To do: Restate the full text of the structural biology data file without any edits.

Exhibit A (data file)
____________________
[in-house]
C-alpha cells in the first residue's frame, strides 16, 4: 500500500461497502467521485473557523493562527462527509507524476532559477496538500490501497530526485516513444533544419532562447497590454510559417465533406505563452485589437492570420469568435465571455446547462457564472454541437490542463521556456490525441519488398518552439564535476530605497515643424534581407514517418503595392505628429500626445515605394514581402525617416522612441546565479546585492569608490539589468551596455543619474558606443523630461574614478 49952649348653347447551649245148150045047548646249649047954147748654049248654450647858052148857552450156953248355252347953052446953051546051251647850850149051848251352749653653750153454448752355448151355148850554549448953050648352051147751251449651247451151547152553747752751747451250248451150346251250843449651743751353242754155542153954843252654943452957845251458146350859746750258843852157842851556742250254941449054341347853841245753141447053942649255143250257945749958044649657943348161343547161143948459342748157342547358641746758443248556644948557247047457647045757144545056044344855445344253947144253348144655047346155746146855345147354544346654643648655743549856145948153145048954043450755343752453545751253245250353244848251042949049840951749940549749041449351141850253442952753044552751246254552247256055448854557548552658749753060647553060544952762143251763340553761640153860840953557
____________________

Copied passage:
[in-house]
C-alpha cells in the first residue's frame, strides 16, 4: 500500500461497502467521485473557523493562527462527509507524476532559477496538500490501497530526485516513444533544419532562447497590454510559417465533406505563452485589437492570420469568435465571455446547462457564472454541437490542463521556456490525441519488398518552439564535476530605497515643424534581407514517418503595392505628429500626445515605394514581402525617416522612441546565479546585492569608490539589468551596455543619474558606443523630461574614478 49952649348653347447551649245148150045047548646249649047954147748654049248654450647858052148857552450156953248355252347953052446953051546051251647850850149051848251352749653653750153454448752355448151355148850554549448953050648352051147751251449651247451151547152553747752751747451250248451150346251250843449651743751353242754155542153954843252654943452957845251458146350859746750258843852157842851556742250254941449054341347853841245753141447053942649255143250257945749958044649657943348161343547161143948459342748157342547358641746758443248556644948557247047457647045757144545056044344855445344253947144253348144655047346155746146855345147354544346654643648655743549856145948153145048954043450755343752453545751253245250353244848251042949049840951749940549749041449351141850253442952753044552751246254552247256055448854557548552658749753060647553060544952762143251763340553761640153860840953557